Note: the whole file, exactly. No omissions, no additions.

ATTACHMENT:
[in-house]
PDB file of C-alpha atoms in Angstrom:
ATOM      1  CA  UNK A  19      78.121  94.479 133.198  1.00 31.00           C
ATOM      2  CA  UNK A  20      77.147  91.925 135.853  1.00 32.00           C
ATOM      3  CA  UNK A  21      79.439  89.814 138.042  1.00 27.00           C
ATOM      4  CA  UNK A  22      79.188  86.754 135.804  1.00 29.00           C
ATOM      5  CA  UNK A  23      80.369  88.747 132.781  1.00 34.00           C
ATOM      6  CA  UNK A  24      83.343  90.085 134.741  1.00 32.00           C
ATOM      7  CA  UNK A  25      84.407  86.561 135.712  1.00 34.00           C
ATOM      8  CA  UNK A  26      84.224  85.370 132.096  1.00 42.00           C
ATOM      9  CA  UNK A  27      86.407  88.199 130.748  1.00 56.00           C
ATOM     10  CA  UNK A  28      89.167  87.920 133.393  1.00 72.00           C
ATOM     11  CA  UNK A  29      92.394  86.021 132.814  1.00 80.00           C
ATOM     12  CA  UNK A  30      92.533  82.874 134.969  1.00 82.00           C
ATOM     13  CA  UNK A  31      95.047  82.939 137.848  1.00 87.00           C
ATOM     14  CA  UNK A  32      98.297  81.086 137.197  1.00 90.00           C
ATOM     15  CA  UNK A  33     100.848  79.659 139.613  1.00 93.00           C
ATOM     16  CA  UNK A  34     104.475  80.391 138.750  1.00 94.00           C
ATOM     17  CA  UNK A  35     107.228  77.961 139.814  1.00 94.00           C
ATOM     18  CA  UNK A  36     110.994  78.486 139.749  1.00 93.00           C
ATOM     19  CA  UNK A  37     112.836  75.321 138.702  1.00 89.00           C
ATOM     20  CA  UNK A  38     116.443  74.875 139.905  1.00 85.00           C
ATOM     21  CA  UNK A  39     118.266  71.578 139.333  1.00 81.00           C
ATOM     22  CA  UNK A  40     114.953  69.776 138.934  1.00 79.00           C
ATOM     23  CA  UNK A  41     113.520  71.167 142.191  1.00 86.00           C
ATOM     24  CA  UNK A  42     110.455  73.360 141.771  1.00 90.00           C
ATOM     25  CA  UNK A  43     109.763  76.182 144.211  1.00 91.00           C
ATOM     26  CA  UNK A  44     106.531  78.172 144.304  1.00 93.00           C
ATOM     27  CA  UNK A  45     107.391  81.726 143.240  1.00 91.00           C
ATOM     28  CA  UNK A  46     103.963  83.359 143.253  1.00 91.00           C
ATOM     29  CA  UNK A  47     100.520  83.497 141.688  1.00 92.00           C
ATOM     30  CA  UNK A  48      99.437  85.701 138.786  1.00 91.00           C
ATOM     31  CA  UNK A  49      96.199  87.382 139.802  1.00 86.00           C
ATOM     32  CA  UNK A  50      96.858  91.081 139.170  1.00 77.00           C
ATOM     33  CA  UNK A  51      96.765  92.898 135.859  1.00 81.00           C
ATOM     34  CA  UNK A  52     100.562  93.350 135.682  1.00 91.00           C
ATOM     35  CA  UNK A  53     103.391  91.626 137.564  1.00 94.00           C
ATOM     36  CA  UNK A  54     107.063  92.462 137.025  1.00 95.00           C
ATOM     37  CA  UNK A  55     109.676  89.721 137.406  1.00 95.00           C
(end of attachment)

[in-house]
PDB file of C-alpha atoms in Angstrom:
ATOM      1  CA  UNK A  19      78.121  94.479 133.198  1.00 31.00           C
ATOM      2  CA  UNK A  20      77.147  91.925 135.853  1.00 32.00           C
ATOM      3  CA  UNK A  21      79.439  89.814 138.042  1.00 27.00           C
ATOM      4  CA  UNK A  22      79.188  86.754 135.804  1.00 29.00           C
ATOM      5  CA  UNK A  23      80.369  88.747 132.781  1.00 34.00           C
ATOM      6  CA  UNK A  24      83.343  90.085 134.741  1.00 32.00           C
ATOM      7  CA  UNK A  25      84.407  86.561 135.712  1.00 34.00           C
ATOM      8  CA  UNK A  26      84.224  85.370 132.096  1.00 42.00           C
ATOM      9  CA  UNK A  27      86.407  88.199 130.748  1.00 56.00           C
ATOM     10  CA  UNK A  28      89.167  87.920 133.393  1.00 72.00           C
ATOM     11  CA  UNK A  29      92.394  86.021 132.814  1.00 80.00           C
ATOM     12  CA  UNK A  30      92.533  82.874 134.969  1.00 82.00           C
ATOM     13  CA  UNK A  31      95.047  82.939 137.848  1.00 87.00           C
ATOM     14  CA  UNK A  32      98.297  81.086 137.197  1.00 90.00           C
ATOM     15  CA  UNK A  33     100.848  79.659 139.613  1.00 93.00           C
ATOM     16  CA  UNK A  34     104.475  80.391 138.750  1.00 94.00           C
ATOM     17  CA  UNK A  35     107.228  77.961 139.814  1.00 94.00           C
ATOM     18  CA  UNK A  36     110.994  78.486 139.749  1.00 93.00           C
ATOM     19  CA  UNK A  37     112.836  75.321 138.702  1.00 89.00           C
ATOM     20  CA  UNK A  38     116.443  74.875 139.905  1.00 85.00           C
ATOM     21  CA  UNK A  39     118.266  71.578 139.333  1.00 81.00           C
ATOM     22  CA  UNK A  40     114.953  69.776 138.934  1.00 79.00           C
ATOM     23  CA  UNK A  41     113.520  71.167 142.191  1.00 86.00           C
ATOM     24  CA  UNK A  42     110.455  73.360 141.771  1.00 90.00           C
ATOM     25  CA  UNK A  43     109.763  76.182 144.211  1.00 91.00           C
ATOM     26  CA  UNK A  44     106.531  78.172 144.304  1.00 93.00           C
ATOM     27  CA  UNK A  45     107.391  81.726 143.240  1.00 91.00           C
ATOM     28  CA  UNK A  46     103.963  83.359 143.253  1.00 91.00           C
ATOM     29  CA  UNK A  47     100.520  83.497 141.688  1.00 92.00           C
ATOM     30  CA  UNK A  48      99.437  85.701 138.786  1.00 91.00           C
ATOM     31  CA  UNK A  49      96.199  87.382 139.802  1.00 86.00           C
ATOM     32  CA  UNK A  50      96.858  91.081 139.170  1.00 77.00           C
ATOM     33  CA  UNK A  51      96.765  92.898 135.859  1.00 81.00           C
ATOM     34  CA  UNK A  52     100.562  93.350 135.682  1.00 91.00           C
ATOM     35  CA  UNK A  53     103.391  91.626 137.564  1.00 94.00           C
ATOM     36  CA  UNK A  54     107.063  92.462 137.025  1.00 95.00           C
ATOM     37  CA  UNK A  55     109.676  89.721 137.406  1.00 95.00           C